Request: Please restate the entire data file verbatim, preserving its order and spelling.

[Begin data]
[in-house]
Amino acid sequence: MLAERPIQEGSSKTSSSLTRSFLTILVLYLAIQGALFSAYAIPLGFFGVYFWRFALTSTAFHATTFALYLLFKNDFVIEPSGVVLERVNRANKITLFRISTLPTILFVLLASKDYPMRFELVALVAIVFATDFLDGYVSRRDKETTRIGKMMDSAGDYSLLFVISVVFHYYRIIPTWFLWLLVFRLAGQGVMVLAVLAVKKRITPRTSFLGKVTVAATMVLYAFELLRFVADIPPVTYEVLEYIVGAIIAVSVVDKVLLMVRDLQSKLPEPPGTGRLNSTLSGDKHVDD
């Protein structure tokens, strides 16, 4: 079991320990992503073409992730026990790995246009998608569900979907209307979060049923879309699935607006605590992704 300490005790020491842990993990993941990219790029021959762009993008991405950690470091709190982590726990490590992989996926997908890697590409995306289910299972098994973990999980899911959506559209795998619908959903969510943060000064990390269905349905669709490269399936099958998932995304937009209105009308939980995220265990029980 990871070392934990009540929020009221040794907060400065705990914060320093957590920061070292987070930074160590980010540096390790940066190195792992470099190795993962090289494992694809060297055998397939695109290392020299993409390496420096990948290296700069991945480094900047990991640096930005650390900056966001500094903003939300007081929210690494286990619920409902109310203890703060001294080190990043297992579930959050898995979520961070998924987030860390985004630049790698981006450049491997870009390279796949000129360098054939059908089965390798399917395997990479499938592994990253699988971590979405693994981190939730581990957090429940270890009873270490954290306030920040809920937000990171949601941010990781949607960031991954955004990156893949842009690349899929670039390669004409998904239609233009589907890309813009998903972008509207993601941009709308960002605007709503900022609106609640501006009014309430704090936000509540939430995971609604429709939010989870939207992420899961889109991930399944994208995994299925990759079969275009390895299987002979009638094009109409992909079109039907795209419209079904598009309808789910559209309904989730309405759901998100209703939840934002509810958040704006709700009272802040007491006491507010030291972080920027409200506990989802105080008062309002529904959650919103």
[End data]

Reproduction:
[in-house]
Amino acid sequence: MLAERPIQEGSSKTSSSLTRSFLTILVLYLAIQGALFSAYAIPLGFFGVYFWRFALTSTAFHATTFALYLLFKNDFVIEPSGVVLERVNRANKITLFRISTLPTILFVLLASKDYPMRFELVALVAIVFATDFLDGYVSRRDKETTRIGKMMDSAGDYSLLFVISVVFHYYRIIPTWFLWLLVFRLAGQGVMVLAVLAVKKRITPRTSFLGKVTVAATMVLYAFELLRFVADIPPVTYEVLEYIVGAIIAVSVVDKVLLMVRDLQSKLPEPPGTGRLNSTLSGDKHVDD
């Protein structure tokens, strides 16, 4: 079991320990992503073409992730026990790995246009998608569900979907209307979060049923879309699935607006605590992704 300490005790020491842990993990993941990219790029021959762009993008991405950690470091709190982590726990490590992989996926997908890697590409995306289910299972098994973990999980899911959506559209795998619908959903969510943060000064990390269905349905669709490269399936099958998932995304937009209105009308939980995220265990029980 990871070392934990009540929020009221040794907060400065705990914060320093957590920061070292987070930074160590980010540096390790940066190195792992470099190795993962090289494992694809060297055998397939695109290392020299993409390496420096990948290296700069991945480094900047990991640096930005650390900056966001500094903003939300007081929210690494286990619920409902109310203890703060001294080190990043297992579930959050898995979520961070998924987030860390985004630049790698981006450049491997870009390279796949000129360098054939059908089965390798399917395997990479499938592994990253699988971590979405693994981190939730581990957090429940270890009873270490954290306030920040809920937000990171949601941010990781949607960031991954955004990156893949842009690349899929670039390669004409998904239609233009589907890309813009998903972008509207993601941009709308960002605007709503900022609106609640501006009014309430704090936000509540939430995971609604429709939010989870939207992420899961889109991930399944994208995994299925990759079969275009390895299987002979009638094009109409992909079109039907795209419209079904598009309808789910559209309904989730309405759901998100209703939840934002509810958040704006709700009272802040007491006491507010030291972080920027409200506990989802105080008062309002529904959650919103």